Tax Question for Canadian Traders

Discussion in 'Taxes and Accounting' started by Manrico Scremin, Feb 7, 2002.

  1. I am just getting started as a day trader. My accountant tells me that, as a person who holds stock for short periods, my earnings will be considered to be income instead of capital gains. That means having to pay tax on 100% of the earnings (after commissions etc.) instead of 50%.

    Is it possible to day trade in Canada and still have earnings considered to be capital gains? If so how?

    Thanks for your help.
  2. dvcma


    As a public practice accountant I would tell you this if you had another income (job) and did daytrading on the side - the income from daytrading would most likely be considered capital gain for both long and short term holds. 50% inclusion or 20% tax on the total

    If you derive a substantial amount of income from trading or do not have another Job - It will be considered regular income. ie. it is your job

  3. Revenue Canada link:

    Basically you elect to be treated as a biz if you want to deduct expenses. Bottom line though is always talk to accountant for last word on the subject.


    9. Some security transactions are clearly on income account and these
    types of transactions are discussed in 15 to 21 below. For other
    security transactions it will be necessary to examine the facts of the
    specific case in order to determine whether a transaction is on income
    or capital account. The tests that the Courts have applied in making
    such a determination are those of "course of conduct" and "intention"
    and these tests are discussed in 10 to 13 below. The factors to be
    considered when determining whether the gain or loss on the disposition
    of a bond, debenture, bill, note, mortgage, hypothec or similar
    obligation (debt obligation) is on income account or capital account
    are set out in IT-114, "Discounts, Premiums and Bonuses on Debt

    10. Where the whole course of conduct indicates that

    (a) in security transactions the taxpayer is disposing of
    securities in a way capable of producing gains and with that object
    in view, and

    (b) the transactions are of the same kind and carried on in the
    same way as those of a trader or dealer in securities. the proceeds
    of sale will normally be considered to be income from a business
    and, therefore, on income account.

    11. Some of the factors to be considered in ascertaining
    whether the taxpayer's course of conduct indicates the carrying on of a
    business are as follows:

    (a) frequency of transactions - a history of extensive buying and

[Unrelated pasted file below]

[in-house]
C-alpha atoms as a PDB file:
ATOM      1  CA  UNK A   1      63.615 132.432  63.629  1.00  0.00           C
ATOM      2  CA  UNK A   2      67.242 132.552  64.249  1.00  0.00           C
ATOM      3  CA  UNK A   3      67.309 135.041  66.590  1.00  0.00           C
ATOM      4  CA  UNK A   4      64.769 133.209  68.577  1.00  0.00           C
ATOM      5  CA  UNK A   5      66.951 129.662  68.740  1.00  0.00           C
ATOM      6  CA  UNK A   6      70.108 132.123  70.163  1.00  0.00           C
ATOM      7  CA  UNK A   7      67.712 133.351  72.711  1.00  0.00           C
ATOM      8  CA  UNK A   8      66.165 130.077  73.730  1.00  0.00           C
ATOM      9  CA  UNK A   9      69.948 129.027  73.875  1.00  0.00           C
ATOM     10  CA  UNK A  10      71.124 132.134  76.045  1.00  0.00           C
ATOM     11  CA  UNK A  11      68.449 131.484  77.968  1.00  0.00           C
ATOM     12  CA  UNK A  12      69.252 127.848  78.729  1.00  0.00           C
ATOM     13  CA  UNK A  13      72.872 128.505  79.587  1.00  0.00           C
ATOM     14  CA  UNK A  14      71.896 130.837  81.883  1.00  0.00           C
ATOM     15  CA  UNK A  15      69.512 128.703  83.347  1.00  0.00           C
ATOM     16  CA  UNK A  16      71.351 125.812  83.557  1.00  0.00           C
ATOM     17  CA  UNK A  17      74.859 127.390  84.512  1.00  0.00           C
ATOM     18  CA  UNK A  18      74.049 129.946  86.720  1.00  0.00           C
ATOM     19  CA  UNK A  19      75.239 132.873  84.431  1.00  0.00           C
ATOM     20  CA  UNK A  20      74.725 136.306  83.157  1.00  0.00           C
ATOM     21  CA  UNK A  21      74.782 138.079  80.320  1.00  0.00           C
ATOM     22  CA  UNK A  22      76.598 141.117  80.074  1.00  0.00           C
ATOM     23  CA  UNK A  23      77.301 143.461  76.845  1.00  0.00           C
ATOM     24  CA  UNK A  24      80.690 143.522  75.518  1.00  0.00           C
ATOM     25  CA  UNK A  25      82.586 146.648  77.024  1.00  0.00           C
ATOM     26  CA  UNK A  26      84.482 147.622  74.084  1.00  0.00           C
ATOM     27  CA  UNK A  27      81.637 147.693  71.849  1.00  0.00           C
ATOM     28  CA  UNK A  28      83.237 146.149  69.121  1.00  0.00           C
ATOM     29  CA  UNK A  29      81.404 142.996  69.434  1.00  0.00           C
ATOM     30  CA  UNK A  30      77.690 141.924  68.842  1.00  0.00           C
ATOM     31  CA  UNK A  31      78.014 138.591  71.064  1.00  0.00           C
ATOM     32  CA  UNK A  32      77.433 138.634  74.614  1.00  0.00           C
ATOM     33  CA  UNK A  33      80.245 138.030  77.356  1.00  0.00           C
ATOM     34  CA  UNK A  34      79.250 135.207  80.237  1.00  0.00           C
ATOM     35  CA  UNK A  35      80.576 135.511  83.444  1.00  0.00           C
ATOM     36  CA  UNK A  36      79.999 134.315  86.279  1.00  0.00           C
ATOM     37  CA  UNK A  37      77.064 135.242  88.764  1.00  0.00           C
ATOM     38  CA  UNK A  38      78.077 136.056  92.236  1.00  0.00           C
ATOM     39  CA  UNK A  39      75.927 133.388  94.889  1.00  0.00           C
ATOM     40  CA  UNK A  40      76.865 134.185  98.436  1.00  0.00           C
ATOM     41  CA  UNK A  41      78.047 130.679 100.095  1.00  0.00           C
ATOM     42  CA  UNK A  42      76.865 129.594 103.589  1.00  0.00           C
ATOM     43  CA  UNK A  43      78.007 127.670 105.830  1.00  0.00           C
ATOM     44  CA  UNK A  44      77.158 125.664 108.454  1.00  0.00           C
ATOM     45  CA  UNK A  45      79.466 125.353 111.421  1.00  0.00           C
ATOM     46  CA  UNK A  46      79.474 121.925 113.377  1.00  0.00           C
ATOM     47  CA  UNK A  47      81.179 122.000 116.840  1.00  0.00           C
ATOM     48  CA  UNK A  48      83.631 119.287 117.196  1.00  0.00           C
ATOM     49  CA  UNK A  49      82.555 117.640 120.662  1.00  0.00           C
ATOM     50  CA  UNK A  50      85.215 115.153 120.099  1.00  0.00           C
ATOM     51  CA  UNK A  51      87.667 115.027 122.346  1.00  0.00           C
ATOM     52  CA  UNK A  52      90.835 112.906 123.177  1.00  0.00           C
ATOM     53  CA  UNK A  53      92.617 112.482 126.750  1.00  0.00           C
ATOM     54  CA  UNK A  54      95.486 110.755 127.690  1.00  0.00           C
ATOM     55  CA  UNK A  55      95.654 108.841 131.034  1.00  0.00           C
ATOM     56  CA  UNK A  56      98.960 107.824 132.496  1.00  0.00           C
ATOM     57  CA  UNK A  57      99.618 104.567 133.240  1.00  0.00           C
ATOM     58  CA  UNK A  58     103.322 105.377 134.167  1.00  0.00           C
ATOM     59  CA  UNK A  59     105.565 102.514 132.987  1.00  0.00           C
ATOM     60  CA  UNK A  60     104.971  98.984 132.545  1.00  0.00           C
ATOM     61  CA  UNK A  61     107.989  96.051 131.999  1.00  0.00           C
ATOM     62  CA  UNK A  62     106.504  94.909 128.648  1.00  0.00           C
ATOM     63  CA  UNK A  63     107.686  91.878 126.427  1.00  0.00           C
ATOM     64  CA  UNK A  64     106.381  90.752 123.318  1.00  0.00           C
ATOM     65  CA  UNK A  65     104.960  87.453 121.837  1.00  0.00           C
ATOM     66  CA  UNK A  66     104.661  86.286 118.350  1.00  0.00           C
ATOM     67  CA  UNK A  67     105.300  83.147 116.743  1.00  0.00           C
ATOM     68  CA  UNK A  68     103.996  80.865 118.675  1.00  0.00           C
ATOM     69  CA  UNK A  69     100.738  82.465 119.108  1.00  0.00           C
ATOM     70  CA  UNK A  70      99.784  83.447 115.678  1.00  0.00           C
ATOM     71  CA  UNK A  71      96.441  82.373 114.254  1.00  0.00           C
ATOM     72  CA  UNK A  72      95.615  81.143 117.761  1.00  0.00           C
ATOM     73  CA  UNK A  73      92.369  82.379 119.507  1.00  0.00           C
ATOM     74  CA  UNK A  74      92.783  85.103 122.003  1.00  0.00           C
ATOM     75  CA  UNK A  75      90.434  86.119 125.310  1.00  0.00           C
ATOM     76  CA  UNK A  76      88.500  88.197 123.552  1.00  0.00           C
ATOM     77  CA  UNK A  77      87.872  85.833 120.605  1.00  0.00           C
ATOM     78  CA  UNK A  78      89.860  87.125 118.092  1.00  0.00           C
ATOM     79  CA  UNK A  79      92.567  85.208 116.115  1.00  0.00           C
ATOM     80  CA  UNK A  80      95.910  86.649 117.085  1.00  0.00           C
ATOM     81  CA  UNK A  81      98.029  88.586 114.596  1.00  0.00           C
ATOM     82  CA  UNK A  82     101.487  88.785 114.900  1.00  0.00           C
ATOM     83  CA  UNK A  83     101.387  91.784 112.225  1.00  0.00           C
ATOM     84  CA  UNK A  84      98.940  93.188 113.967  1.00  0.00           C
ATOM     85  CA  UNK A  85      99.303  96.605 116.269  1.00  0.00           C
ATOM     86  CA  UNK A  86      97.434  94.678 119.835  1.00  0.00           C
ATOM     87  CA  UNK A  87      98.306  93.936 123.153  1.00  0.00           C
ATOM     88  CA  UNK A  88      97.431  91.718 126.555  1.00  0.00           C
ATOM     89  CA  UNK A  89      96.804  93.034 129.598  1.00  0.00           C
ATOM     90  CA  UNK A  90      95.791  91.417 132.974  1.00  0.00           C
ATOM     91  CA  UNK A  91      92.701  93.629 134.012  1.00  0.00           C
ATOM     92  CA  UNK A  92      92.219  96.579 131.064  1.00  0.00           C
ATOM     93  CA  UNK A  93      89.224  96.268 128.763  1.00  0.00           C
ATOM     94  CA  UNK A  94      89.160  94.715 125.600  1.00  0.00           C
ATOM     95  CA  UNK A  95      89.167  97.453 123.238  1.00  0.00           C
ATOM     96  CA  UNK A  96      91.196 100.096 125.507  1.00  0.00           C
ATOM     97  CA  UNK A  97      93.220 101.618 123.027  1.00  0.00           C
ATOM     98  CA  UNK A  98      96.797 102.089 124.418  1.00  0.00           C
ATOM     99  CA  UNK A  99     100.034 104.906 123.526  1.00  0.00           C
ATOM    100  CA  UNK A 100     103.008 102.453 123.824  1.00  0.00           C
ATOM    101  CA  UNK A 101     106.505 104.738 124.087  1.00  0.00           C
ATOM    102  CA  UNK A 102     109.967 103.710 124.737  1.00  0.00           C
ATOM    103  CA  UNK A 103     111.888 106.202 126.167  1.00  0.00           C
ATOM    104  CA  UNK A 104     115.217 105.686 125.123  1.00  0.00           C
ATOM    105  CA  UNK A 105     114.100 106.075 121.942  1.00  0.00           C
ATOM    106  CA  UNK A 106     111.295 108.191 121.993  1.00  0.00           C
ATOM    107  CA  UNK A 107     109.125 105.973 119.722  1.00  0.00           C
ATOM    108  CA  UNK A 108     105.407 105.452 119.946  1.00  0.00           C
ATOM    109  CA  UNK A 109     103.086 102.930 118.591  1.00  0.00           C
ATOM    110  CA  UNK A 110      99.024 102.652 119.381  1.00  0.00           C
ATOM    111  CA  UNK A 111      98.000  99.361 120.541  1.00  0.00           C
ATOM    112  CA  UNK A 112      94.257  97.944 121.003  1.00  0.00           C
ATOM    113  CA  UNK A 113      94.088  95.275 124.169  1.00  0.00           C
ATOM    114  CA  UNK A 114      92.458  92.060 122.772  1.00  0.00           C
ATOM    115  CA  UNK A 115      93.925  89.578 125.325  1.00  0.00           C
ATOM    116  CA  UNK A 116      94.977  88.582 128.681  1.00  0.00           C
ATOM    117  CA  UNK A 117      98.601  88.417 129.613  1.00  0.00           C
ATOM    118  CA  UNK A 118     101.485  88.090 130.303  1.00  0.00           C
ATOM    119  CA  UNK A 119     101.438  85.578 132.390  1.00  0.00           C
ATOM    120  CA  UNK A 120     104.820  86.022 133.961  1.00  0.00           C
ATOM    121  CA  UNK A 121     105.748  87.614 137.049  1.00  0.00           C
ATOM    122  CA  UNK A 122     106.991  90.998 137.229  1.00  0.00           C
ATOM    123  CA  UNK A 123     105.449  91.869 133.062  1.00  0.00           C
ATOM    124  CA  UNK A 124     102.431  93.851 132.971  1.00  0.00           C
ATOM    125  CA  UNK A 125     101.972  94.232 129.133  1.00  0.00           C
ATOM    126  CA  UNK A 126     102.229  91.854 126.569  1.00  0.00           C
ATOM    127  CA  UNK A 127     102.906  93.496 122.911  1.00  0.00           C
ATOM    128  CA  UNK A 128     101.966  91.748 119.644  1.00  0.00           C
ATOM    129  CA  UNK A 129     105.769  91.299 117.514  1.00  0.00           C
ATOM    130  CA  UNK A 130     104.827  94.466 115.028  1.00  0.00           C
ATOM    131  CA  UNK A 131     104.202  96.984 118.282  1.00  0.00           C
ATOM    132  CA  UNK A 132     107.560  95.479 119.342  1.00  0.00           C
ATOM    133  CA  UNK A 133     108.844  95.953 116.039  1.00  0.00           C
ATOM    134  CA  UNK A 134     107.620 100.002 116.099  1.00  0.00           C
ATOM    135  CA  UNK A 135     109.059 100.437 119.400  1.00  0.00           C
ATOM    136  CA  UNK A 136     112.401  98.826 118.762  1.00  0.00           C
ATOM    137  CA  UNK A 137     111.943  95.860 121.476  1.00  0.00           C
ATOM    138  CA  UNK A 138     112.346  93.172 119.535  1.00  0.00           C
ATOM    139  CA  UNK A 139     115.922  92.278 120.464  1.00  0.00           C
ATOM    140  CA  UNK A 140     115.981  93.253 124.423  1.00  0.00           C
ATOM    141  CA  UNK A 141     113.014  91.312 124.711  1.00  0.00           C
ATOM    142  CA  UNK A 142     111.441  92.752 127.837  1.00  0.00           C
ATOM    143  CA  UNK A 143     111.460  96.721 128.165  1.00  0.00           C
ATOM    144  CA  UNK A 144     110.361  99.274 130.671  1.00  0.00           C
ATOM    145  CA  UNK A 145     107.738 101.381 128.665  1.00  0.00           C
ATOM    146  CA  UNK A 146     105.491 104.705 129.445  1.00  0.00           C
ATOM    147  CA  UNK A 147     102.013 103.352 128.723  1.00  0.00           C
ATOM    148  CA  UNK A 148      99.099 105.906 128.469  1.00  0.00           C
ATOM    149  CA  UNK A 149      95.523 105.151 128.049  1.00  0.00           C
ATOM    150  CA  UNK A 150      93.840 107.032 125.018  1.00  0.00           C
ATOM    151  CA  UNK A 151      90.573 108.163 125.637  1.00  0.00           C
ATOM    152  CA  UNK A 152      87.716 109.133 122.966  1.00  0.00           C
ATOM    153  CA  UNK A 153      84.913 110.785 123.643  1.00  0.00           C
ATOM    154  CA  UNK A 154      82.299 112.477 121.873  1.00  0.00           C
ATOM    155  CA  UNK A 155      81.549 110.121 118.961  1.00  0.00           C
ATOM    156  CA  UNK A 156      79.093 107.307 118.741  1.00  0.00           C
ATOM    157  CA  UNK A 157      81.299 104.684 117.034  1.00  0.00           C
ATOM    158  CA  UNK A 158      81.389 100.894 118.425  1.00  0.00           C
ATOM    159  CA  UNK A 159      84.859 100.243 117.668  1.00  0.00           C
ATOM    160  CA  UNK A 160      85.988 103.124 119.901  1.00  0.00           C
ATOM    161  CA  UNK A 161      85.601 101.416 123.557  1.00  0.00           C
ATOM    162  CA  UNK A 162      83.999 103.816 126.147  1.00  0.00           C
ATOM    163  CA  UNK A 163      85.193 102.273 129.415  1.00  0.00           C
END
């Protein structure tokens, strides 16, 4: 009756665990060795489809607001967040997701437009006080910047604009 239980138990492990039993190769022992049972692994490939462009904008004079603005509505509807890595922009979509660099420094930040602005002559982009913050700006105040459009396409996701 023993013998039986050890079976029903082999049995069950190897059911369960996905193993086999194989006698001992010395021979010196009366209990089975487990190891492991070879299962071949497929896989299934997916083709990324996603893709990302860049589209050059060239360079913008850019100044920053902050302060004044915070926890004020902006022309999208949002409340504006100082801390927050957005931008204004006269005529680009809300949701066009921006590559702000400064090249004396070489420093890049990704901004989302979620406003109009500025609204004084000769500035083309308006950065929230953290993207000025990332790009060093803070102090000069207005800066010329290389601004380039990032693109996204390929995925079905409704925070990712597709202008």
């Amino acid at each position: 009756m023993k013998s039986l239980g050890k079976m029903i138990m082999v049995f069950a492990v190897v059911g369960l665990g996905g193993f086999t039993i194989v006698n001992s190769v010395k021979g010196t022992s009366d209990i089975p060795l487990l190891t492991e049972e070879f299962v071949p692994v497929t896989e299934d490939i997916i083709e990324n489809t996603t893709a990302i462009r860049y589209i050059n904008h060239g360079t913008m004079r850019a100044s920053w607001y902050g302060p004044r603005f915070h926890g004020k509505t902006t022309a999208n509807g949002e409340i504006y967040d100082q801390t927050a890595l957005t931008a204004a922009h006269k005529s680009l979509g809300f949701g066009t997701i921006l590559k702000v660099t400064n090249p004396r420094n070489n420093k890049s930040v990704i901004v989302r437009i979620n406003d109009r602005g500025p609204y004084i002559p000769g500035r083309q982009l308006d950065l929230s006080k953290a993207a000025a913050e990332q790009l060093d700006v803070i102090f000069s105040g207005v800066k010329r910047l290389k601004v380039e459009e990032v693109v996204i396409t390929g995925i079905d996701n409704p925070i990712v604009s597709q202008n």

selling of securities or of a quick turnover of properties,

    (b) period of ownership - securities are usually owned only for a
    short period of time,

    (c) knowledge of securities markets - the taxpayer has some
    knowledge of or experience in the securities markets,

    (d) security transactions form a part of a taxpayer's ordinary

    (e) time spent - a substantial part of the taxpayer's time is spent
    studying the securities markets and investigating potential

    (f) financing - security purchases are financed primarily on margin
    or by some other form of debt,

    (g) advertising - the taxpayer has advertised or otherwise made it
    known that he is willing to purchase securities, and

    PAGE 4

    (h) in the case of shares, their nature - normally speculative in
    nature or of a non-dividend type.
  4. Babak


    this is a fuzzy part of the law. I wouldn´t be surprised if someone actually stood up to the government and said
    ¨Prove it!¨

    Basically what I mean by that is how much trading exactly would constitute a ´job´ and how little would just be dabbling on the side?

    Lets say you play the markets one a month, is that a job? how about 3 times a week? see where I´m going with this? :D As the above post states, it has to be substantial, but what does that mean? only a judge can put it into quantitative terms.

    Also, capital gains are capital gains. If you earn a profit by trading shares on an exchange, those profits are considered capital gains. I would love to see the government try and prove that they are ´income´.
  5. I have the same concerns myself about having to pay full income tax on any short term profits. I was going to use the American portion of my RRSP to daytrade with and thus avoid any taxes. I don't think you're allowed to short stocks in your RRSP though.
  6. Nor can you daytrade it through a US broker that has the trading platform apporpriate to the task. To attempt to daytrade through a conventional Canadian discount broker is a recipe for disaster.